Currently reading: What's the best 50mpg car?
Alfa Mito Multiair v BMW 320D ED v Honda CR-Z v Merc E200 BE v VW Golf GTD

The Alfa Mito 1.4 Multiair, BMW 320D Efficient Dynamics, Honda CR-Z, Mercedes E200 CDI Blue Efficiency SE and Volkswagen Golf GTD may seem an odd group of cars.

But they all have some key features in common: 0-60mph in under 10 seconds and average fuel consumption above 50mpg.

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What makes this fascinating is that the cars' makers have gone about achieving these results in different ways.

The Honda CR-Z is the first sporting hybrid. It's propelled by a 1.5-litre petrol engine that functions in tandem with an electric motor, the two combining to produce 122bhp. Co2 emissions are 117g/km.

BMW's 320d Efficient Dynamics is less technically adventurous, bigger and heavier. Yet the 161bhp diesel scores 109g/km, out-accelerates the Honda and can carry five.

The Mercedes E-class Blue Efficiency produces its 134bhp at a low 2800rpm, and manages 137g/km.

The Golf GTD is perhaps the least radical car here, although its 168bhp 2.0-litre common-rail diesel is one of the best in the business. It hits 139g/km in manual form, but 147g in this DSG version.

Alfa's Mito is also a relatively conventional hot hatch, and has the innovative Multiair engine. Just 1368cc, it produces 133bhp and emits 129g/km of Co2.

In the cars

You sit low in the Honda, and it's spacious up front. But there are restricted views over the shoulder and behind, and the rear seats are useful for luggage only in reality.

The engine's eagerness, the short-throw shift, the sporty driving position and a firm ride all encourage spirited driving, as does the limited roll, plentiful grip and steering that's quicker than the Insight's. The chassis, though, is still disappointingly inert.

On a B-road it is mildly entertaining, even if its performance rarely rises above brisk. The real fun is to be had from its instrumentation, and the miserly games they allow.

The BMW also allows numbers games - albeit via an old-school, needle-swinging econometer. But the real fun comes from the surprisingly strong performance - determined acceleration comes from 280lb ft of torque that overcomes the tall gearing.

The BMW needs pushing hard to bring it alive, but it achieves its pace with civility, the well insulated cabin giving a premium aura that neither the Mito or Honda achieve.

The Golf GTD is also civilised, and fun. Press the Sport button and it's quick (0-62mph in 81.sec) and handles B-roads with aplomb.

The Alfa is the cheapest car here, and it's better for having the Multiair engine, which is refined and fun. But that sophistication is undermined by a crashingly turbulent ride, somewhat crude handling and weirdly springy, if quick, steering.

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Throw in a mushy gearchange, a not-really-premium dash and hard-to-read instruments and you have the least polished vehicle here, by some margin. The Cloverleaf remains the Mito to have.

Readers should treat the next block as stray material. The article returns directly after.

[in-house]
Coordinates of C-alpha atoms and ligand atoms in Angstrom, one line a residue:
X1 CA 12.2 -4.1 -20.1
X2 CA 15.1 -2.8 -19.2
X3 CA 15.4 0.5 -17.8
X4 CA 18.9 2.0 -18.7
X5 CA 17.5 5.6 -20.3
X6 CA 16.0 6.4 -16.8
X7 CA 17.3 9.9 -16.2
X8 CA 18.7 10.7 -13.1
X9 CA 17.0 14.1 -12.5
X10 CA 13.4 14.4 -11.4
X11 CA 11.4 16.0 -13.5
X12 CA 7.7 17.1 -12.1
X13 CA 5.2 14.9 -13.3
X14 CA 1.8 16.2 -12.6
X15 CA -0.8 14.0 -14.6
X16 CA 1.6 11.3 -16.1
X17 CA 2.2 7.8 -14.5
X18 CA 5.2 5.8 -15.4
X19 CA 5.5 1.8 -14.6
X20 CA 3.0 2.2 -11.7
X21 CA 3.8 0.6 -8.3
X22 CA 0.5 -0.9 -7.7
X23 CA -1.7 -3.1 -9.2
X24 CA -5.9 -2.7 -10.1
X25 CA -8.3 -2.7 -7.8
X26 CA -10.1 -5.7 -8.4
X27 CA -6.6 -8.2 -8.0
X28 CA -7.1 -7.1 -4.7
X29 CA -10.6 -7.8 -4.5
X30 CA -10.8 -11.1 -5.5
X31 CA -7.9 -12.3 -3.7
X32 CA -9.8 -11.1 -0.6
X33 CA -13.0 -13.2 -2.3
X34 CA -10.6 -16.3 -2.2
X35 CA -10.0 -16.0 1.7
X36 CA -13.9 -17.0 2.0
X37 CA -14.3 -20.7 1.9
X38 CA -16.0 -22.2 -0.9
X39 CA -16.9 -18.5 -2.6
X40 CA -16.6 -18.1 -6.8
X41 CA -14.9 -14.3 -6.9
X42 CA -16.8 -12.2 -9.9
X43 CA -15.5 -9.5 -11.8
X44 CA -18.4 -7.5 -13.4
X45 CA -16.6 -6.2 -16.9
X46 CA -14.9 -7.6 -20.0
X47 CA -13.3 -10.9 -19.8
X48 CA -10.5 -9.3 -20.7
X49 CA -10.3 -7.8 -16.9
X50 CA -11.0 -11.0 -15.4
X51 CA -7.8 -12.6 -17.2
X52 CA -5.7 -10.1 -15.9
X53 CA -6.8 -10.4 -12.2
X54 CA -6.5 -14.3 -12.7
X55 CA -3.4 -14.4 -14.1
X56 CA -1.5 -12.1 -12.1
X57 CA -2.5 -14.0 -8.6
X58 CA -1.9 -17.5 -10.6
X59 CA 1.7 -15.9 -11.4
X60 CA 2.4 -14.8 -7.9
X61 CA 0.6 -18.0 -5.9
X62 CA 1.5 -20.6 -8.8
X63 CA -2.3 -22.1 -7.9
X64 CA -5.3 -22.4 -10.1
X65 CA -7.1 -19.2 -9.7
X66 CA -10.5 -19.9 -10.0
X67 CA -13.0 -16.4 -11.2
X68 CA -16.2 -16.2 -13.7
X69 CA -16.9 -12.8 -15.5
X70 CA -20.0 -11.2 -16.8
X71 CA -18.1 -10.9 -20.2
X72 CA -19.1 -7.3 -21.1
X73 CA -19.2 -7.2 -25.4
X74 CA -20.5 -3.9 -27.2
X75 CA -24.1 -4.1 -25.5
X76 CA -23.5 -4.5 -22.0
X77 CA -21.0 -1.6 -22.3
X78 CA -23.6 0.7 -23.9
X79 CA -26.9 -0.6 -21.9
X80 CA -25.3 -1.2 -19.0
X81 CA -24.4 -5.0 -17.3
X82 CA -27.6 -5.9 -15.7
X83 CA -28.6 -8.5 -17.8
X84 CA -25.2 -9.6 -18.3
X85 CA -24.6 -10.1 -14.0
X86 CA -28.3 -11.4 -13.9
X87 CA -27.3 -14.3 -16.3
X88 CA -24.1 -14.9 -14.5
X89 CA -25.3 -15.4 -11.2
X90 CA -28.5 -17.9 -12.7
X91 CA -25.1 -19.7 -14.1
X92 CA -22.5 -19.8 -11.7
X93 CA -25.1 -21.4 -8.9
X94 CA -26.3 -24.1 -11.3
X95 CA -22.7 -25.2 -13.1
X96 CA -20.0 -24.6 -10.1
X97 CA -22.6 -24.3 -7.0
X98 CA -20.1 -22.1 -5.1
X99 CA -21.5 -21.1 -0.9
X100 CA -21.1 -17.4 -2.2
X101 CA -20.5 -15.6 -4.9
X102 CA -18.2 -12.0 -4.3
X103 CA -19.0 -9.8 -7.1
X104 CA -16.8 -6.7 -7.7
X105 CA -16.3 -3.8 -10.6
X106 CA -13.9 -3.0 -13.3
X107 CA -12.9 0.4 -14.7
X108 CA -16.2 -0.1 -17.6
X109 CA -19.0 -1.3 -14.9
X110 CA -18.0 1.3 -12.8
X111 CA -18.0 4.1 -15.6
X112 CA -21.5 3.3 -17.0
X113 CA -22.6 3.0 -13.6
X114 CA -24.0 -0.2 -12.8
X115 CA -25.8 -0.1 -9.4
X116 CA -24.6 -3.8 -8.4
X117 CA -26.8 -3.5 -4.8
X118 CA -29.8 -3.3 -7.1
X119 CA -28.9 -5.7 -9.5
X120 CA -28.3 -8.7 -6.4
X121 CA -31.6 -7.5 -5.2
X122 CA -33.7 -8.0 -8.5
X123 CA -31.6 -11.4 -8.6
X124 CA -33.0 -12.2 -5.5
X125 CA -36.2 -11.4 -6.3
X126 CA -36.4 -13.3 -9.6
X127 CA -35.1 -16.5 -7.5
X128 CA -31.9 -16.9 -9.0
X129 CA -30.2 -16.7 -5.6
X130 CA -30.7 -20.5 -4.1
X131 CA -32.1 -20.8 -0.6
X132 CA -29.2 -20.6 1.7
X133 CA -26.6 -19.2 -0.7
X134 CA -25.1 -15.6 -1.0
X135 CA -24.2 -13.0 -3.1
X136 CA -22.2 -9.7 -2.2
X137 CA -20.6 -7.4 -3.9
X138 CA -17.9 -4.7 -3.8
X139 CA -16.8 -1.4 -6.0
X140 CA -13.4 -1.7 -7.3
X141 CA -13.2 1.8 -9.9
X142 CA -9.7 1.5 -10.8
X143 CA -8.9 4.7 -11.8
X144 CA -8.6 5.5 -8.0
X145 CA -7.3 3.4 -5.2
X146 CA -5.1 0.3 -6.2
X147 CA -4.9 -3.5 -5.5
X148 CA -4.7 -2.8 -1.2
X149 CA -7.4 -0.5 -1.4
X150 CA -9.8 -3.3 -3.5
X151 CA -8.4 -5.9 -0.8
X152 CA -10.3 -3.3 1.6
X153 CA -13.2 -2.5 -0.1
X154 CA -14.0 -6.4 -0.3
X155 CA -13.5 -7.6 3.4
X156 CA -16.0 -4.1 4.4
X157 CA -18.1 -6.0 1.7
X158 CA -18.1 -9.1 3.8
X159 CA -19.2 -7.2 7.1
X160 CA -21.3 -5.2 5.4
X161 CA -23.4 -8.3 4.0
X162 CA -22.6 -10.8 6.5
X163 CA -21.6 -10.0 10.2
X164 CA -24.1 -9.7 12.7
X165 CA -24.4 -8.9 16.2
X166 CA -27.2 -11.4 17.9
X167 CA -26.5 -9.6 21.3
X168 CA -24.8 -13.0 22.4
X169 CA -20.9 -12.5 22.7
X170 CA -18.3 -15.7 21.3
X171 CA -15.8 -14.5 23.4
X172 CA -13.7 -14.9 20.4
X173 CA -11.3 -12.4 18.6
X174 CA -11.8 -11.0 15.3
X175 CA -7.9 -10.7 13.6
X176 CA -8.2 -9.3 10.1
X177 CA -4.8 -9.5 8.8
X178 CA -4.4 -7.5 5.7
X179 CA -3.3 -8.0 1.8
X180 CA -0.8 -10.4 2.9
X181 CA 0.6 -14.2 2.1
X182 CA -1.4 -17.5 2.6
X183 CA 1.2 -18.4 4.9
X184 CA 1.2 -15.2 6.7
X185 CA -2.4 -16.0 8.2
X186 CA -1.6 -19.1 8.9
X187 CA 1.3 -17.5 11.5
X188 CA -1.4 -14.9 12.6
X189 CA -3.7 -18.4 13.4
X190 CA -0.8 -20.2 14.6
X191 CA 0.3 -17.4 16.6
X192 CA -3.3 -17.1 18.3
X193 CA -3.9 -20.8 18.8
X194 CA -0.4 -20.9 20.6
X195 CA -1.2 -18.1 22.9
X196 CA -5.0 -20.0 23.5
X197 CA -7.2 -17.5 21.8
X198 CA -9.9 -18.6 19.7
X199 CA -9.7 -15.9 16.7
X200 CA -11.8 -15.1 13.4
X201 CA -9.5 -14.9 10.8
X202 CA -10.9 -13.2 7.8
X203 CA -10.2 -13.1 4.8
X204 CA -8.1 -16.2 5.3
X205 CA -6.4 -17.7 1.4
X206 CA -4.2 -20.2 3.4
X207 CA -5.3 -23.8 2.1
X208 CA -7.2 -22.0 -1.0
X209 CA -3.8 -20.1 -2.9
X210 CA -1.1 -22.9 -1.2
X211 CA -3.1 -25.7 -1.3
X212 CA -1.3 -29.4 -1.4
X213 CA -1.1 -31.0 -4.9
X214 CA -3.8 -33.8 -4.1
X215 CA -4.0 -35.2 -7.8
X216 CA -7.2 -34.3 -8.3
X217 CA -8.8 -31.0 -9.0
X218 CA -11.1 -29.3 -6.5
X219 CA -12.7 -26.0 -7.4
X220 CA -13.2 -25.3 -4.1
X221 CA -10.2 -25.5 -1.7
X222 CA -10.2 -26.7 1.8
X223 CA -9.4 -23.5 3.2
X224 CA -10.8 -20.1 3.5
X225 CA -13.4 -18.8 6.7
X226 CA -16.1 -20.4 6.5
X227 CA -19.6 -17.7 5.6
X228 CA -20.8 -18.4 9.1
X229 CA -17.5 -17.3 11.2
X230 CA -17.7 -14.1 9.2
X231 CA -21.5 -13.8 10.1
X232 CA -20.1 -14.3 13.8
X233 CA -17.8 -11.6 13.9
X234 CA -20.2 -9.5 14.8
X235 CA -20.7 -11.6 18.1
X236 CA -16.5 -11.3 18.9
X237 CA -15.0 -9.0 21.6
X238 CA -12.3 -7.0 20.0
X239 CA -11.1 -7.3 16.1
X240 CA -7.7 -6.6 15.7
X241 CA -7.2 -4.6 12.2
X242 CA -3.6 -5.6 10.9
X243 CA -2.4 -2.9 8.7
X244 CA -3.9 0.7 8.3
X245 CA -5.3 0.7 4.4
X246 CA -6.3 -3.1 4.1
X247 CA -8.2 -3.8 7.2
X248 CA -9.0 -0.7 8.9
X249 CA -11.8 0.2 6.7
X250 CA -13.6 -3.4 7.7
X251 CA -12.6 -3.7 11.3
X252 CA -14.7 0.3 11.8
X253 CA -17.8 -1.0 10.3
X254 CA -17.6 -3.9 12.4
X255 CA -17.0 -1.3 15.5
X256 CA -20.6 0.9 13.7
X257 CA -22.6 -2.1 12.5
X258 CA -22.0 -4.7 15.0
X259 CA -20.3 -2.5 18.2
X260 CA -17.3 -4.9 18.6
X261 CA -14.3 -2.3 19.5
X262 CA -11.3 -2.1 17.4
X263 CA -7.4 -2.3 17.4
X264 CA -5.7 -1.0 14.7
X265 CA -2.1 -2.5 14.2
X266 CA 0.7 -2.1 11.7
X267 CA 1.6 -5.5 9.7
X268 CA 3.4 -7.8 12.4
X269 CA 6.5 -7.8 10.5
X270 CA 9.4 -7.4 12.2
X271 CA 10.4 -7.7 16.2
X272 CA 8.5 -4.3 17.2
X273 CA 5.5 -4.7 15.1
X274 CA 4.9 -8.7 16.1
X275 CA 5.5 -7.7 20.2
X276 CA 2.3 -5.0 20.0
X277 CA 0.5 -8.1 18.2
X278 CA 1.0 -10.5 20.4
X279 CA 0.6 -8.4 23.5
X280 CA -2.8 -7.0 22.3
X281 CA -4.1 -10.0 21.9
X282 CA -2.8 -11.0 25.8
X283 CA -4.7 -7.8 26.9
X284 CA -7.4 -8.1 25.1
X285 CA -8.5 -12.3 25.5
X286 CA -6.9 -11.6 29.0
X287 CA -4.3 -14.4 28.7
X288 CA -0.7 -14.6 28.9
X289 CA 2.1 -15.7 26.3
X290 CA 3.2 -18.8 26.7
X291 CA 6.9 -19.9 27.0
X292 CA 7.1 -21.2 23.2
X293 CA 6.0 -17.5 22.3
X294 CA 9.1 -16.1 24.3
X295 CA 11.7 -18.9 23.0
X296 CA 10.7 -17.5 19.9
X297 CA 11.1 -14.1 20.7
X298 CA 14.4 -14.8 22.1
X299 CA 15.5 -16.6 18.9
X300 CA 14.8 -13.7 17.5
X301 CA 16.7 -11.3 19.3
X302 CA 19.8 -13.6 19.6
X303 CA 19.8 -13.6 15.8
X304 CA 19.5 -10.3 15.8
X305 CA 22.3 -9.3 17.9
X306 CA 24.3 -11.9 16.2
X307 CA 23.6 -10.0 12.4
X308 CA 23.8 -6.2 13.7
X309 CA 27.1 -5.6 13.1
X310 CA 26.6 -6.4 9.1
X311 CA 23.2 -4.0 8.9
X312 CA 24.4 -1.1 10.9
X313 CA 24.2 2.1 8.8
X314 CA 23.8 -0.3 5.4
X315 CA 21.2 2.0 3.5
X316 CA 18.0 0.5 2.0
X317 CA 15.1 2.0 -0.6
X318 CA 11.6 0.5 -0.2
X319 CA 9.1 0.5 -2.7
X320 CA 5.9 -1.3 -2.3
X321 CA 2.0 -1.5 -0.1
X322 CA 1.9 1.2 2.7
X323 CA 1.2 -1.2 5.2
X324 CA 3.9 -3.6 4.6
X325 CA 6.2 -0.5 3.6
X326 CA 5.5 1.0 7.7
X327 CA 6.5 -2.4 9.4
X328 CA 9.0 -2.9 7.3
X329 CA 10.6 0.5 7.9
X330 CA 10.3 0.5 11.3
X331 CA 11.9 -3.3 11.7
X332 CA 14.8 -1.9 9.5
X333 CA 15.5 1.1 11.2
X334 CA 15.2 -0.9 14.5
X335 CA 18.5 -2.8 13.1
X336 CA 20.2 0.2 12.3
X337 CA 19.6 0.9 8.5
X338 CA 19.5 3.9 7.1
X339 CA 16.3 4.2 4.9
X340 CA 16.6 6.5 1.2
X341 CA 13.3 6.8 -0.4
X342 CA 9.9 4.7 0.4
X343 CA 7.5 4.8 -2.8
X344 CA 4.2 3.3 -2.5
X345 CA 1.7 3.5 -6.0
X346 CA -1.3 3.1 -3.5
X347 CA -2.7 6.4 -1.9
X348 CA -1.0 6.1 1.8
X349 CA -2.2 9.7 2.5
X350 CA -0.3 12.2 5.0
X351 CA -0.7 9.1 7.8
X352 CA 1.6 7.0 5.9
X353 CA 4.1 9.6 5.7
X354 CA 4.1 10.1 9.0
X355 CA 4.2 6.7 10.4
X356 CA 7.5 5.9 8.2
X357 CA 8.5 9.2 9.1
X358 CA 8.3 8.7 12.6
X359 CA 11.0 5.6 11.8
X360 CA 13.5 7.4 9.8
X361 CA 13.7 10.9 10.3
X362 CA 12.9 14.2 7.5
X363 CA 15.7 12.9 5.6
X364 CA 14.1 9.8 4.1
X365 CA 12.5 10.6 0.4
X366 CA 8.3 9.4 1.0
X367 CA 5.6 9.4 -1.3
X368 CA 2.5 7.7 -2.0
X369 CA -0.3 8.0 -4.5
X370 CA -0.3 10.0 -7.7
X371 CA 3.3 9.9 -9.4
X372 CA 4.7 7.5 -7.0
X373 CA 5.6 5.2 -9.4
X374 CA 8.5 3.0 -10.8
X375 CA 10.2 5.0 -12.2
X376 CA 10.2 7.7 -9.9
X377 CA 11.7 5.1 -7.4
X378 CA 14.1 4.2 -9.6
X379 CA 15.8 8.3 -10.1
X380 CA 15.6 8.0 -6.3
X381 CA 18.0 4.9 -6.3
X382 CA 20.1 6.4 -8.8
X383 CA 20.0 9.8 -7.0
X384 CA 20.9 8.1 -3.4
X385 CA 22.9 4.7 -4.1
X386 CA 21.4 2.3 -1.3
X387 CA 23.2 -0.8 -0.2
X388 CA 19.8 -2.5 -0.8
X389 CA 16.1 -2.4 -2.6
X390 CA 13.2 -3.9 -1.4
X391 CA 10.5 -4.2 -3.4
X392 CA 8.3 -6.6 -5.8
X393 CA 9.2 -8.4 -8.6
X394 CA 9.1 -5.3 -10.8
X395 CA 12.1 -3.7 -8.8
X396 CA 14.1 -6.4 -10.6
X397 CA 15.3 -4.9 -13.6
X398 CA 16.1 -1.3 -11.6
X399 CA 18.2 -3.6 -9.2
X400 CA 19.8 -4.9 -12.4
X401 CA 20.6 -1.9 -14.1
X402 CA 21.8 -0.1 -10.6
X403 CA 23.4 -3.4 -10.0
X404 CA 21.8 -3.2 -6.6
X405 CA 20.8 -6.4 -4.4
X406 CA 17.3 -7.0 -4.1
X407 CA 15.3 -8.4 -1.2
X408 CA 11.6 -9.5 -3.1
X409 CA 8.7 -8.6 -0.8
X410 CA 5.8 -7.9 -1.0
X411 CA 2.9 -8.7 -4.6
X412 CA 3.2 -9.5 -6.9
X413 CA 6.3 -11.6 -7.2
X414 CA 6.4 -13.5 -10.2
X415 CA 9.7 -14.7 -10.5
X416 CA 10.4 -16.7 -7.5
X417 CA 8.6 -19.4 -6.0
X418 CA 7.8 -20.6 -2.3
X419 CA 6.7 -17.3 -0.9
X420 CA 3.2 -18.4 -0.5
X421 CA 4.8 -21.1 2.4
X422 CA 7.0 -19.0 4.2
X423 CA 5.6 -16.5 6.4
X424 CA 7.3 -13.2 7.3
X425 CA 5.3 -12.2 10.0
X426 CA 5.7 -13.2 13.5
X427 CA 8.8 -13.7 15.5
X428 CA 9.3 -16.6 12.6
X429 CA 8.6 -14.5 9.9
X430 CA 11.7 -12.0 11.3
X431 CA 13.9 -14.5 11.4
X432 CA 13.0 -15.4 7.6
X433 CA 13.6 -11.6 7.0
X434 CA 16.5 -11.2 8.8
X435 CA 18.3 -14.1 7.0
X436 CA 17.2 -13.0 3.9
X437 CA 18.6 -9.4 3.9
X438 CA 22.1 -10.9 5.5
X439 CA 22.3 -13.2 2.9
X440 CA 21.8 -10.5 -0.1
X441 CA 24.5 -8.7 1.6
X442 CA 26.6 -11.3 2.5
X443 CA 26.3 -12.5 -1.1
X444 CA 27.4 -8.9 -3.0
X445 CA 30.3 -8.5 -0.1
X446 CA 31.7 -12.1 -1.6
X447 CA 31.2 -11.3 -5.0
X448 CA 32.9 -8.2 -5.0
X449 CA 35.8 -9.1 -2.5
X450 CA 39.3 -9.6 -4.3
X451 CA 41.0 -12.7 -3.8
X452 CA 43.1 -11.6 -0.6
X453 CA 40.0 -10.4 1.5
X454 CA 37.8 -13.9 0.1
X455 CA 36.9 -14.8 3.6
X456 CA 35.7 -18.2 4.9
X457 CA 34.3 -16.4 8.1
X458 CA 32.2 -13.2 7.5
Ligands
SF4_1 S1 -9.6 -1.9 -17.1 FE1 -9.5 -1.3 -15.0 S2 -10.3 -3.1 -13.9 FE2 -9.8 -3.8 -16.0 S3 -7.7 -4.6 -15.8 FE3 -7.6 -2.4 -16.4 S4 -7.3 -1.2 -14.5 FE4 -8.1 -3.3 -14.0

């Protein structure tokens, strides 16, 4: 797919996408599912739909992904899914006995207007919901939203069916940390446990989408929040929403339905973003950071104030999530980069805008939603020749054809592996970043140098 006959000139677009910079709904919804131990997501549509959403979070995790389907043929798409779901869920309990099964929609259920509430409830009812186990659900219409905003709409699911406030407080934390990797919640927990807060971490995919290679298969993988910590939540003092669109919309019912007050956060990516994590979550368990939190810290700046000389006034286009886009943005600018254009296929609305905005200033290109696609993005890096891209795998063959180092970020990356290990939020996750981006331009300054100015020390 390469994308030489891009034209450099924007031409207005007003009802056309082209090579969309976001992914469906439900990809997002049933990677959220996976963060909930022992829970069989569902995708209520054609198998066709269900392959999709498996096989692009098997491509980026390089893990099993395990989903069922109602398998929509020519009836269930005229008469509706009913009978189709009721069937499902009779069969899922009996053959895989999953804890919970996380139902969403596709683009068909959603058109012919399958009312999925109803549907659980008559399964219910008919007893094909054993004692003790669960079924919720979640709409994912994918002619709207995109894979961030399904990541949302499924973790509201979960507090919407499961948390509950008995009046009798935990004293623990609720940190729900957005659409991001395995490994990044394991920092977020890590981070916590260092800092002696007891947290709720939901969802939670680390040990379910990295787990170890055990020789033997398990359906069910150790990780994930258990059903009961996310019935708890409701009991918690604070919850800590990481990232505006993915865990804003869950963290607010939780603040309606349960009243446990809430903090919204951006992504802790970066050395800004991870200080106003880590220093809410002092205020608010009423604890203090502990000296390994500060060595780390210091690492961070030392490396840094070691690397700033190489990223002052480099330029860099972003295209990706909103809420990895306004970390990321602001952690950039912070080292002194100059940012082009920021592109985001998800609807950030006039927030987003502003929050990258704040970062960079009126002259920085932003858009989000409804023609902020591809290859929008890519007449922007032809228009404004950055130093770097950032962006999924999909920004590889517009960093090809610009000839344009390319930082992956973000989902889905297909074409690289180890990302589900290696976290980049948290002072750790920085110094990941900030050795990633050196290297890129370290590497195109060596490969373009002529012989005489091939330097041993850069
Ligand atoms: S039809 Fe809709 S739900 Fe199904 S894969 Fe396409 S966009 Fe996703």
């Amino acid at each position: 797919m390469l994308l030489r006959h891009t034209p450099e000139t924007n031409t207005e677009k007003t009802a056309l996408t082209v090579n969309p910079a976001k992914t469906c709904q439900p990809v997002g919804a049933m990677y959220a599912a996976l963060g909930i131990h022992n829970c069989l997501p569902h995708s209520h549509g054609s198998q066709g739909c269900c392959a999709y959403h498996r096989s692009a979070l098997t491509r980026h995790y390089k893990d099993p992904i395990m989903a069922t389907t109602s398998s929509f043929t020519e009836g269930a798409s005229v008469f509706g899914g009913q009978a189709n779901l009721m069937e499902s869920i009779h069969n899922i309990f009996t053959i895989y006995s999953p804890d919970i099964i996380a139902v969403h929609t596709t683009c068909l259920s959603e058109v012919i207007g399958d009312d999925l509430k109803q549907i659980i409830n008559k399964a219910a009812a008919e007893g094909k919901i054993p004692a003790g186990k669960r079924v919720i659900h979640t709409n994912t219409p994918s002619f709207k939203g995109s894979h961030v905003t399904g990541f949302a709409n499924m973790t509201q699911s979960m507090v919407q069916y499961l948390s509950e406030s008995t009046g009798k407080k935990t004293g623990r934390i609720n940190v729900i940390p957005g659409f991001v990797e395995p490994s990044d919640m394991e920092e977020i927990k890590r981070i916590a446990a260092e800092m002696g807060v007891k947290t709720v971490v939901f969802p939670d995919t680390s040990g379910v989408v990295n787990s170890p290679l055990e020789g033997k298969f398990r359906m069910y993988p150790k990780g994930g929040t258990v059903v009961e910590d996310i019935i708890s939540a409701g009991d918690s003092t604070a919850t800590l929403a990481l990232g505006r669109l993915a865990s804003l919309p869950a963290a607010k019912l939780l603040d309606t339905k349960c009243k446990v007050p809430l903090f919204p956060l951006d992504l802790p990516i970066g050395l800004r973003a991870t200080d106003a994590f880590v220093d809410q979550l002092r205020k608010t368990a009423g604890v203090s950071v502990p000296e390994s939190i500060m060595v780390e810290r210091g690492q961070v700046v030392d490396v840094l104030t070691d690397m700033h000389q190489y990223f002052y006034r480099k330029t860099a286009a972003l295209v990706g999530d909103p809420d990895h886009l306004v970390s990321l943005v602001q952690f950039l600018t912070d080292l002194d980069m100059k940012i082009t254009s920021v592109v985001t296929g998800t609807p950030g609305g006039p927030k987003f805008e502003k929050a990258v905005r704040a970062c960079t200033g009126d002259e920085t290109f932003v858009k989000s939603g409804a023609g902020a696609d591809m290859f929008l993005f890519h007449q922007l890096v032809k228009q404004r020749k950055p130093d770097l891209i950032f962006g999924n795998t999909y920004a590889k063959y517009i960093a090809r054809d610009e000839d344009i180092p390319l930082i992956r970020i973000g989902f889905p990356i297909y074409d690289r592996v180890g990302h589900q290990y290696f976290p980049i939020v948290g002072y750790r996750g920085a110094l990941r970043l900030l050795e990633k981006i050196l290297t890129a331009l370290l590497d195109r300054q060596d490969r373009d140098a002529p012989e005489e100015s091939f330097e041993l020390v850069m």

The Mercedes is as surprising as the name is long. The powertrain delivers the kind of zest you'd expect from an engine 800cc larger. True, its 0-62mph time is the longest here, but on the road its low-revving, steam-train torque and smooth delivery are beguiling.

This dynamism blends with the usual subtle Benz attributes of no-nonsense comfort, space, practicality and aura of robustness.

Real world figures

Only one car failed to break 40mpg - and the Alfa's 38.7mpg is still pretty good considering.

Next came the Honda, at 43.1mpg, the Golf at 43.3mpg, the Merc at 46.7mpg and then the BMW, which topped 50mpg.


The 320d is the most rounded car here - but not the most entertaining.

That prize goes to the Merc, for its unlikely mix of economy, performance and deft handling, all in a big car. It appeals as much for the unlikliness of its performance as its competence.

It's closely followed by the Honda which, despite its flaws, remains a deeply appealing package for its style and verve.

The Golf is more of an all-rounder, but its appeal and practicality could be enhanced with efficiency measures like stop-start and driver aids.

That leaves the Alfa, which is strong for visual and emotional appeal, and for its innovative engine.

The full story is available in Autocar magazine, on sale now.

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MrTrilby 15 November 2011

Re: What's the best 50mpg car?

evanstim wrote:

If are being serious, then you are clearly no motoring enthusiast.

Anyone who buys a Prius is a person more influnced by trends and fashions than they are by the motivation to be a serious eco-warrior.

Is there a rule then that says enthusiasts can only be interested in old technology, and not forward looking developments? You sound pretty blinkered. A shame - you're missing out on some fascinating and signifcant changes to motoring.

LP in Brighton 14 November 2011

Re: What's the best 50mpg car?

None of the cars features in this test, that's for sure. The idea of paying £20,000 or more for a car which might achieve 50mpg with the wind behind just doesn't make sense. For even with today's fuel prices, it's depreciation that is the biggest cost for most people owning these cars

So I would respectfully suggest that the best 50 mpg car is something which costs less than £10,000 to buy. Maybe it's the new small Skoda or Kia Picanto?

evanstim 14 November 2011

Re: What's the best 50mpg car?

rtwingo wrote:

Toyota Prius.

Surely you are joking?

If are being serious, then you are clearly no motoring enthusiast.

A 118d (for example) is a far, far superior drive and does much less damage to the environment then a Prius, and achieves this with far less complexity (not to mention environmental damage through manufacture).

Anyone who buys a Prius is a person more influnced by trends and fashions than they are by the motivation to be a serious eco-warrior.